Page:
The general principle on which franchising operates – recycling a proven business model – already lends itself to multiple outlets in one country or region. Therefore, in theory, there should be plenty of scope for expanding a franchise overseas in a similar way.
A foreign foray is indeed possible but there are specific issues that should be carefully addressed by franchisors to avoid expensive mistakes.
There are two main options available for this venture: direct franchising and master franchising. Let’s look at the attendant issues for both…
Establishing a business presence in another country is a bold step that won’t succeed without full commitment at senior management level. The enterprise must be founded on a desire to at least replicate the home market success and be underpinned by a good strategic awareness of how such a move will be achieved.
Develop realistic goals for your business plan and make certain your budget accommodates the international nature of your franchise project. It's unwise to commit to franchise deals before your planning phase has been completed. With a long-distance business relationship it can be difficult, but never impossible, to develop confidence and mutual trust. Most of the day-to-day routines will be the same as in the home market but nothing should be left to chance. Though unearthing and collating the details you need may be more expensive, not doing the job properly could prove even more costly.
All trademarks are subject to 'territoriality', so – just like laws – where they apply must be clearly defined. Franchisors must prioritise early applications, well before any marketing campaigns, and should never risk delegating this job to a potential franchisee.
Identify your market and sharpen your competitive edge
In order to attract candidates and convince them that your business model will succeed in their environment, your own market research and analysis must be thorough and comprehensive. If you can't sell your concept to potential franchisees, you will have to think again.
Polish your home reputation
You can be sure the candidates you most want to attract will check out your track record, and have the details at their fingertips. Would you even countenance working with those who didn't? Make sure all is ship-shape in your existing franchise network before heading overseas.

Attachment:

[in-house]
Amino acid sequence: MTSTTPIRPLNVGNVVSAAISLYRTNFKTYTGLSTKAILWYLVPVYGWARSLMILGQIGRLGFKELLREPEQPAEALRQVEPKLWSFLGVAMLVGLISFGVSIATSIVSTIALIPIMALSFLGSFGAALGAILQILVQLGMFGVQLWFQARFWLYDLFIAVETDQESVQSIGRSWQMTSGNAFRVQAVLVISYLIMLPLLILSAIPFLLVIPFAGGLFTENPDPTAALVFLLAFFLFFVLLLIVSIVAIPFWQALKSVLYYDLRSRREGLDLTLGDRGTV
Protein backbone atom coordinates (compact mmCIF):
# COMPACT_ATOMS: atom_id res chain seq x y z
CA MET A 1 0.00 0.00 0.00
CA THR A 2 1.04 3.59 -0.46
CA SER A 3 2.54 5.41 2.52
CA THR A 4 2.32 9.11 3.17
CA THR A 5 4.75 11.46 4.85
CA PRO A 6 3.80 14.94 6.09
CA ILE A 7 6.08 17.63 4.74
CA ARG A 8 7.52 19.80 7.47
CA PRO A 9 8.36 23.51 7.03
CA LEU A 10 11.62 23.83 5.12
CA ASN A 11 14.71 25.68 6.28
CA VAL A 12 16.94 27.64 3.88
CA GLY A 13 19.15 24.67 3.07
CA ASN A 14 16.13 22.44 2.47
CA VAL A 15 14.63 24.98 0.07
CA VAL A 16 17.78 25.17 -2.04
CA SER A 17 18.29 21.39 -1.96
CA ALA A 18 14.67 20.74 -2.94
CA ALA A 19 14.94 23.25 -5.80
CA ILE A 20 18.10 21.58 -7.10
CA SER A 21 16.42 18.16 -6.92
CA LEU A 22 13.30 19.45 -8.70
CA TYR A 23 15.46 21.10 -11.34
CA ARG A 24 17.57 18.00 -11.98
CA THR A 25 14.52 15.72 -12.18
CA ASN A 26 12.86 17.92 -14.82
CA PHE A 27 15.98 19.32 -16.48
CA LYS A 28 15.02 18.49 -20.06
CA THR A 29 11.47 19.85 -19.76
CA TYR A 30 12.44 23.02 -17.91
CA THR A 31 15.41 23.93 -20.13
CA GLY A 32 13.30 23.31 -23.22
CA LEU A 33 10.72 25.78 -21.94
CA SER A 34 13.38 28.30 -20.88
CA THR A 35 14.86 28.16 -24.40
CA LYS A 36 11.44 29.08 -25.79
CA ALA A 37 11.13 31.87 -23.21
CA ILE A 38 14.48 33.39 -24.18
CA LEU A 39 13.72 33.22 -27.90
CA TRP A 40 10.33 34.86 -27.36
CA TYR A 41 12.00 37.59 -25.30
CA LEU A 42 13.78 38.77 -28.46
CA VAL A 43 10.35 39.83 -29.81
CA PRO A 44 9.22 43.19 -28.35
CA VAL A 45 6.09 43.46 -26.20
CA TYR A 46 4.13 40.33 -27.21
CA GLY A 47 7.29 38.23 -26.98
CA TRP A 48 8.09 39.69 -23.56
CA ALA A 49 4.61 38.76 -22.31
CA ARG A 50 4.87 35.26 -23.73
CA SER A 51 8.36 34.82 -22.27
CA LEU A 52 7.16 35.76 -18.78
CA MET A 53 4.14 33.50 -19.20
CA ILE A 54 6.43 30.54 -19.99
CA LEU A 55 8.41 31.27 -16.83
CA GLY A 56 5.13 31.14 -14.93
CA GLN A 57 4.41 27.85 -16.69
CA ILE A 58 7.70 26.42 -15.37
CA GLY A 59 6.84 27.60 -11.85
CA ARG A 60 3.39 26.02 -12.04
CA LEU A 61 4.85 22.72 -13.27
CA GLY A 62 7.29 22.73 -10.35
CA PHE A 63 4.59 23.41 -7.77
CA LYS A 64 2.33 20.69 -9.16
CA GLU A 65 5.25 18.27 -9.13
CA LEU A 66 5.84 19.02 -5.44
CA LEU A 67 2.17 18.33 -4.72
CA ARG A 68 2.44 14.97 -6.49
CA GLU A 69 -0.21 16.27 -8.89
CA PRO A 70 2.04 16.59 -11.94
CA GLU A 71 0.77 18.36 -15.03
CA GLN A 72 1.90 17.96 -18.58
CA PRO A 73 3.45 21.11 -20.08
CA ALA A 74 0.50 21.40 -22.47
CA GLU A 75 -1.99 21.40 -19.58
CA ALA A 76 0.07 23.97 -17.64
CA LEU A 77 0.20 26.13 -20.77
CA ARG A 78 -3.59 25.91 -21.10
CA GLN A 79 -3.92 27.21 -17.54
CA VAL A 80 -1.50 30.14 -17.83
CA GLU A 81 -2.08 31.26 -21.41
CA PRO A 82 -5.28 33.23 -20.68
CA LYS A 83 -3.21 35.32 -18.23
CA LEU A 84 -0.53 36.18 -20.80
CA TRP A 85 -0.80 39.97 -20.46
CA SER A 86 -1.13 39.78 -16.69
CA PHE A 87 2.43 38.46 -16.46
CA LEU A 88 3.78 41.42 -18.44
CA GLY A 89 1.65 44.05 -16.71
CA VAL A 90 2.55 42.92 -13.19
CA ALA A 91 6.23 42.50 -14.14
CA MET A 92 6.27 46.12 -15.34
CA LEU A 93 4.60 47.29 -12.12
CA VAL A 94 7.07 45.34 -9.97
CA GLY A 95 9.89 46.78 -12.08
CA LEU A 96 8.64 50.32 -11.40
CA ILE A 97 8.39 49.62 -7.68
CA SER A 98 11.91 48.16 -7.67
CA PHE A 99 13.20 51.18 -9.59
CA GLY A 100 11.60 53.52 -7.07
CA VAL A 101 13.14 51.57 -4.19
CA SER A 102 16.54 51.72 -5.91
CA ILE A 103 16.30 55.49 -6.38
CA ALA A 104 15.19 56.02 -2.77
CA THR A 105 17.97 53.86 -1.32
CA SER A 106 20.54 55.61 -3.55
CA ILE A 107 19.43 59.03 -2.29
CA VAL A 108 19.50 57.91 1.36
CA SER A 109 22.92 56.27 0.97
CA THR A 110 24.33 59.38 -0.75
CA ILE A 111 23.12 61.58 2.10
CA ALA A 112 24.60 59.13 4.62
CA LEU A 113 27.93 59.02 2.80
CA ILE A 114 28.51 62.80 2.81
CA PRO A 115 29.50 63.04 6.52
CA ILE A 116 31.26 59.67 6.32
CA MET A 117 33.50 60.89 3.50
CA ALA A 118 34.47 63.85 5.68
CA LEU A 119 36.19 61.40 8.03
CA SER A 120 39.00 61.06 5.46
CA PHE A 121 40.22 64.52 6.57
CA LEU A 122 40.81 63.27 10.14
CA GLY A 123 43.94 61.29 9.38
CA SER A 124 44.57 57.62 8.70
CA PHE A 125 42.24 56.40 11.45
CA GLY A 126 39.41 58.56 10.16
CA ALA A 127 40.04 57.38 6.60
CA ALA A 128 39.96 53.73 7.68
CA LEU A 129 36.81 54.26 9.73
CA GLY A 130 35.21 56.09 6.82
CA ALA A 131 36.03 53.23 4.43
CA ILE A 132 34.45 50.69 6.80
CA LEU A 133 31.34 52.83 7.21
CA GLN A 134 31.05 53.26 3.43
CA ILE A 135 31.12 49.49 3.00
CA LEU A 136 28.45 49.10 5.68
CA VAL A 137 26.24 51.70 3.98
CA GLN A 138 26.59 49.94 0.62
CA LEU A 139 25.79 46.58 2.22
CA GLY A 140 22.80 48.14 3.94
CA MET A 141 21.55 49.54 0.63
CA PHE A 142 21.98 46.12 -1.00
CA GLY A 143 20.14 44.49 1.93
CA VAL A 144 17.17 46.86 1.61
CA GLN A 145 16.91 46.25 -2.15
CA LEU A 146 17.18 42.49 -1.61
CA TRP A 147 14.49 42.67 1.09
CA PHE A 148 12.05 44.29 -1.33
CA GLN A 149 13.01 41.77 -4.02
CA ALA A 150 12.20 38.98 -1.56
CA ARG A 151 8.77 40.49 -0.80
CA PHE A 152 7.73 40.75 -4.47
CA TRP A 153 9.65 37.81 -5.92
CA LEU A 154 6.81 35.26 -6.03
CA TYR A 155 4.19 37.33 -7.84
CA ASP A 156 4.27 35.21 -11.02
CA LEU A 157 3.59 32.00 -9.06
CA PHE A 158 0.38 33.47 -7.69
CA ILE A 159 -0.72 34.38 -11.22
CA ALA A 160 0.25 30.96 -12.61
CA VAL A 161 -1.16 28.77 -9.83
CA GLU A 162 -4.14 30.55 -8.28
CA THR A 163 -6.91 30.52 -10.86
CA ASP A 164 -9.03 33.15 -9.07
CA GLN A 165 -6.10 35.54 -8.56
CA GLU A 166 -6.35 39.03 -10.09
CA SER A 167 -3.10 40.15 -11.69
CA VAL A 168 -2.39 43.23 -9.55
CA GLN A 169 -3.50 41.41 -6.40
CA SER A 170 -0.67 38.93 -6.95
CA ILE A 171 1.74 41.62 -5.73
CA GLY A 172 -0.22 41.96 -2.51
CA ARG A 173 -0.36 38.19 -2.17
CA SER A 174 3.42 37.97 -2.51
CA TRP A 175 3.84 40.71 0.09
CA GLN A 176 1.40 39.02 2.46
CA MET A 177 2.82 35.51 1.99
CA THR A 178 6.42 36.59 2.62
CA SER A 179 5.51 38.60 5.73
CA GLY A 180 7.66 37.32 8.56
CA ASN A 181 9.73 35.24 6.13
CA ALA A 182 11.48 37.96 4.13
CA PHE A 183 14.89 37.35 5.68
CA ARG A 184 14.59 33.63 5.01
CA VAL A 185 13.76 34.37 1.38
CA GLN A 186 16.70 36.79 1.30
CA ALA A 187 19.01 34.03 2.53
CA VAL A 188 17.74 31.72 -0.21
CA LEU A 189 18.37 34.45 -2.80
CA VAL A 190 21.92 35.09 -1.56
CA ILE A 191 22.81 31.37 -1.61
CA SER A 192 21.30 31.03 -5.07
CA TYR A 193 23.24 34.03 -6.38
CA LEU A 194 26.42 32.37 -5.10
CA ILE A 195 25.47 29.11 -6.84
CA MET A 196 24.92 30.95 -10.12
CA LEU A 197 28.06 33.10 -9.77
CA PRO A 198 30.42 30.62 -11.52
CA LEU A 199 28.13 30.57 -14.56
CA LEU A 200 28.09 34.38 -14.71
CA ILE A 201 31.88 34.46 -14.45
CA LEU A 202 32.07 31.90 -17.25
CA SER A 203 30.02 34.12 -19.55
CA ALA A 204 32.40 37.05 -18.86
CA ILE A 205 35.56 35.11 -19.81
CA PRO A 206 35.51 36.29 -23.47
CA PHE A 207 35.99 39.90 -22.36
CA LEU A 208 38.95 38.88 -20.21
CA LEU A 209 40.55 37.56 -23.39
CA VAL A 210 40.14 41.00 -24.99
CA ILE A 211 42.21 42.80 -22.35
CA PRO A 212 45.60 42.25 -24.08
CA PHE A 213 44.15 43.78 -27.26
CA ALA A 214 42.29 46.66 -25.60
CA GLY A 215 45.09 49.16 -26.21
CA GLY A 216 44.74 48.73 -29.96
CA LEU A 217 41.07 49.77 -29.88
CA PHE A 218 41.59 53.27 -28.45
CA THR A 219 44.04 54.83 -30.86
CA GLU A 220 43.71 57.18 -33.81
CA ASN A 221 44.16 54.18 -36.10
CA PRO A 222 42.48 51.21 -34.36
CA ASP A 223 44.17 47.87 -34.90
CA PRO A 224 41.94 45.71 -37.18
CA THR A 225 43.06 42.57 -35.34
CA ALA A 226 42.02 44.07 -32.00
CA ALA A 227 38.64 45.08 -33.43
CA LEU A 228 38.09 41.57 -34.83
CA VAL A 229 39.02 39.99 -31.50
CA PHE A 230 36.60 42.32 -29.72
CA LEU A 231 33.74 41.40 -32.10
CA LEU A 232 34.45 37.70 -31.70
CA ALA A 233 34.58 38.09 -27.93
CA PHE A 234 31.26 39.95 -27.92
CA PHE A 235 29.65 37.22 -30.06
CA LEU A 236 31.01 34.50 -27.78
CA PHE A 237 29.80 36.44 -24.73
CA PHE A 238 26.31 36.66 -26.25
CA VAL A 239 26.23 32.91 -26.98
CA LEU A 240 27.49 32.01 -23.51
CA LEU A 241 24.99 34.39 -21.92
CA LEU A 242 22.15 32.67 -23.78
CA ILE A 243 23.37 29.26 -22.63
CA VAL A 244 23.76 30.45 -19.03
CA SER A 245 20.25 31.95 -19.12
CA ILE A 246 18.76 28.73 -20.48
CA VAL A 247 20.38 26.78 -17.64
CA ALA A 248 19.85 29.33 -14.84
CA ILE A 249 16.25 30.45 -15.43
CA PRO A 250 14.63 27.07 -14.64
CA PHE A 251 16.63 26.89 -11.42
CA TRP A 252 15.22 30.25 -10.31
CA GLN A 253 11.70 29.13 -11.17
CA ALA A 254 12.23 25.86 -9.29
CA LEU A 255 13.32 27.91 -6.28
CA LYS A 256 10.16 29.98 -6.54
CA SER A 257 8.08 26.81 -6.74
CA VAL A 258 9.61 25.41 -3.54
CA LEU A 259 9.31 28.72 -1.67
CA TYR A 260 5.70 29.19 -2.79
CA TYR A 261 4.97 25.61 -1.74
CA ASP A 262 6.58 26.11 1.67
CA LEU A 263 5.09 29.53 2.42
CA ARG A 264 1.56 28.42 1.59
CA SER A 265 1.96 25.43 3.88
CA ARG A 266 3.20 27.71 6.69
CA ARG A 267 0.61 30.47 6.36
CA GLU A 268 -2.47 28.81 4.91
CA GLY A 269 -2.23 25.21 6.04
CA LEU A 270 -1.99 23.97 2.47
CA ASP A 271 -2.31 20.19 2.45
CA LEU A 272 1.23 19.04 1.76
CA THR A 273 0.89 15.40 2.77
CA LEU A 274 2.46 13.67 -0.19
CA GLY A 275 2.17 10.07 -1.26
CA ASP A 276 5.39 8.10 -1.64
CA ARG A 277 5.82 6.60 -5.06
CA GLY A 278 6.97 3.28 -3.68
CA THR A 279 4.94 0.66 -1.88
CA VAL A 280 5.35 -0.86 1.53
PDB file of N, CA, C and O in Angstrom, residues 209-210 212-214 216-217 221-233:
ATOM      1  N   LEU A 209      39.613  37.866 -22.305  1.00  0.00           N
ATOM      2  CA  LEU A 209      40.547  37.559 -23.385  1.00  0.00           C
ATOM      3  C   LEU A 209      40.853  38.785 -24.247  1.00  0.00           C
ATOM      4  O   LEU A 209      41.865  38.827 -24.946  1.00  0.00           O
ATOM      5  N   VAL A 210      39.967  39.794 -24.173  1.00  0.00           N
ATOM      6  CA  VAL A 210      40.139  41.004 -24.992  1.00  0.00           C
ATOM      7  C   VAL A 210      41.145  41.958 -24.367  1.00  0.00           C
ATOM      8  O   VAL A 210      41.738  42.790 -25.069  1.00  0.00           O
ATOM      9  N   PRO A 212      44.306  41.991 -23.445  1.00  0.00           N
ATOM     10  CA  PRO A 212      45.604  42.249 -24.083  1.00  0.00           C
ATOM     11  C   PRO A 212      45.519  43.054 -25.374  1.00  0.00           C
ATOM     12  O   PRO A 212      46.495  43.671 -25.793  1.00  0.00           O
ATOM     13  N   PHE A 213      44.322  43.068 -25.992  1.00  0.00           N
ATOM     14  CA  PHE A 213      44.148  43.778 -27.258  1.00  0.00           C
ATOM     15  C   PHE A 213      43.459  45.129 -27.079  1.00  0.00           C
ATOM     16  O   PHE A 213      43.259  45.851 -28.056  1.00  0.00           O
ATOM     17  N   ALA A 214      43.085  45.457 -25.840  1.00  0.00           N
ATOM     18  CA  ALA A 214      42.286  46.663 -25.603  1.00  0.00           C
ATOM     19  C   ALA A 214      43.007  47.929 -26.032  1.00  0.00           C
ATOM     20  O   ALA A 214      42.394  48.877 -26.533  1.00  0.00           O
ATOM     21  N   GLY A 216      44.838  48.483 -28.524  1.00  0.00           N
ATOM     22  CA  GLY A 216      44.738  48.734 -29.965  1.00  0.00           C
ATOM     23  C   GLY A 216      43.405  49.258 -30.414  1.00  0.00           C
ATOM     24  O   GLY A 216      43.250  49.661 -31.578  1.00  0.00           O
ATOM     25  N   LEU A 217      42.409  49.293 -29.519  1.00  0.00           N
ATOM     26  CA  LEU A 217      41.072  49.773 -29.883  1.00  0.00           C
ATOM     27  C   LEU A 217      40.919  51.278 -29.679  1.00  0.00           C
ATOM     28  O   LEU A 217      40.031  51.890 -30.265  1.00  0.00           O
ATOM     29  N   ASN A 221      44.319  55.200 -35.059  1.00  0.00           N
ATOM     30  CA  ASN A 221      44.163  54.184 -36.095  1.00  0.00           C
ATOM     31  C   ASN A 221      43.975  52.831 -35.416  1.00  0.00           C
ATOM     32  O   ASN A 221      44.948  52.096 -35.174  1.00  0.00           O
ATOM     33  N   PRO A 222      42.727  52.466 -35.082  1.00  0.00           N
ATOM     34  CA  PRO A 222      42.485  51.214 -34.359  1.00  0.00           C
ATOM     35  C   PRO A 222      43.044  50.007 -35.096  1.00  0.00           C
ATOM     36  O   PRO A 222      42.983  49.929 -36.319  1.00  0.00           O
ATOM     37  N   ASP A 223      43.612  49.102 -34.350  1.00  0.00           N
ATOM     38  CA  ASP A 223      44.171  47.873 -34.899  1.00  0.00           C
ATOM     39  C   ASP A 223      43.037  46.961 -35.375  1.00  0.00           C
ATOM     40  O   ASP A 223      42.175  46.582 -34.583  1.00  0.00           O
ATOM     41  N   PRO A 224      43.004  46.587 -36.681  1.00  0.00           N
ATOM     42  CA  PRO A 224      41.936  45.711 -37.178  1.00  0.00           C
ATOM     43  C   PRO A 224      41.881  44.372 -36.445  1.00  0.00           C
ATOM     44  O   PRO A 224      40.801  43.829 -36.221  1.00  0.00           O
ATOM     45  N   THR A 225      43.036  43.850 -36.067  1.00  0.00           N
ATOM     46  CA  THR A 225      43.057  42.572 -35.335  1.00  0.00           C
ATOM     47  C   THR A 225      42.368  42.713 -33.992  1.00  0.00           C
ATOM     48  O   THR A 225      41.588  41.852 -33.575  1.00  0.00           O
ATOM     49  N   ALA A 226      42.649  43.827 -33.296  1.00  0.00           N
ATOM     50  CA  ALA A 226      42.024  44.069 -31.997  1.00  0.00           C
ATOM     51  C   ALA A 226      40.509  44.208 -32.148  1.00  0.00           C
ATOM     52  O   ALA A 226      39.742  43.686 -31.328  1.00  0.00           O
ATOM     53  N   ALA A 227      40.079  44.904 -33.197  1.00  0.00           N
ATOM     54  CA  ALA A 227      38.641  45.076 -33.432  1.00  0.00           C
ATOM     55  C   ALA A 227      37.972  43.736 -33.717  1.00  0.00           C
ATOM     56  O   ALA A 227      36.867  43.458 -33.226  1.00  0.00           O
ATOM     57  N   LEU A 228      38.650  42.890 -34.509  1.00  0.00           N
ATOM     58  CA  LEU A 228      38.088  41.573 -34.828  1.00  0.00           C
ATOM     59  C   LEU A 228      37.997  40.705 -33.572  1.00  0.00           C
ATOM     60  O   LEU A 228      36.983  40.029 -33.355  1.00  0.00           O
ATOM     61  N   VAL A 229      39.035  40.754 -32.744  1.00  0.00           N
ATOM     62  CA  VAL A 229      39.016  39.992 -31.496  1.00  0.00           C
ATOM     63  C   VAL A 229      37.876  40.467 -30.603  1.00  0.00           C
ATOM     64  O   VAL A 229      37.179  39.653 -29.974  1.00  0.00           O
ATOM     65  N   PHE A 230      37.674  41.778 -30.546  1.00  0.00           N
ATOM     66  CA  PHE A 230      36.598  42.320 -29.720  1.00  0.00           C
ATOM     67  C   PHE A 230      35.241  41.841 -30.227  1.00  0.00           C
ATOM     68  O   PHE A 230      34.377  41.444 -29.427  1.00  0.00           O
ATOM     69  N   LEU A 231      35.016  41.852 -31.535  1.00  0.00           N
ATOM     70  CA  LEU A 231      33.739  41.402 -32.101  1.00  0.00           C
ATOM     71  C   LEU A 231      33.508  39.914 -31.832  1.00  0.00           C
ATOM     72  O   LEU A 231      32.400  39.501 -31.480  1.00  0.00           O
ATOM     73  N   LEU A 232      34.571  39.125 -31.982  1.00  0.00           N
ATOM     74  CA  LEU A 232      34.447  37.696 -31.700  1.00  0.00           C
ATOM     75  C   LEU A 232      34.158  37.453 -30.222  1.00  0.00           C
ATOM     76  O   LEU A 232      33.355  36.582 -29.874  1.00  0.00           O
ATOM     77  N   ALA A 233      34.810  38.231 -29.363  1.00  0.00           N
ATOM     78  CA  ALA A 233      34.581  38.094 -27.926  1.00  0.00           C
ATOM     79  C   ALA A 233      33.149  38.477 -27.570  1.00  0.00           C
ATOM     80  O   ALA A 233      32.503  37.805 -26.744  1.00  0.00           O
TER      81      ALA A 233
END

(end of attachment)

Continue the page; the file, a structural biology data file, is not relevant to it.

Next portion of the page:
Create a documented system for each new overseas territory
In all probability, many aspects of your franchise will have to be 'localised' – for example, employment contracts in your target country won't be based on UK law. Marketing, business support systems and many other areas will also be strongly influenced by the prevailing culture and applicable legislation. How your model will adapt to these considerations must be specified in your documentation.
Create an Intranet for your organisation
It’s hard to imagine how a contemporary international organisation could function without Intranet facilities. In addition to the obvious cost benefits, management, training and support services can be delivered more effectively, and any access and time-zone problems are minimised.
Advice and support
Experienced professionals with local knowledge and contacts should be utilised to inform your market research and to help execute your due diligence. The information and insights gained will strengthen your planning and thus help spread confidence to potential franchisees.
System monitoring and regulation
Having planned and located your foreign franchise network, monitoring its effectiveness and evaluating outcomes is just as important to your success as it is at home – except the consequences of getting this aspect wrong are potentially more serious.
Via the Master Franchise system, you can simply expand and replicate your UK franchise model by granting exclusive Master Franchise Rights to an appropriate Master Franchisee in your target country. This individual or organisation is then tasked with adapting the model to local conditions, including legal compliance, and will develop the franchise brand through sub-franchising, Master Franchisee networks, or a blend of each.
Where a Master Franchisee is unable to handle a large territory, as often happens in the USA, a small consortium of Master Franchisees are appointed. They will usually collaborate on overarching issues such as marketing campaigns.
Franchising via Area Development
Where sub-franchising is not permitted in a large territory, the area is still subdivided, though each area will have the same Master Franchisee who must own all locations. This specific arrangement is termed 'Area Development Franchising'.
When expanding abroad, a Master Franchisor must be absolutely clear about all applicable legislation. To give a flavour of the issues that can arise: franchising in some countries is often governed by the self-same laws covering general commerce without any special distinction. On the other hand, Australia, Canada, the US and some other jurisdictions, have franchise-specific legislation, whilst five EU states have 'pre-contractual disclosure obligations' relating to franchise contracts.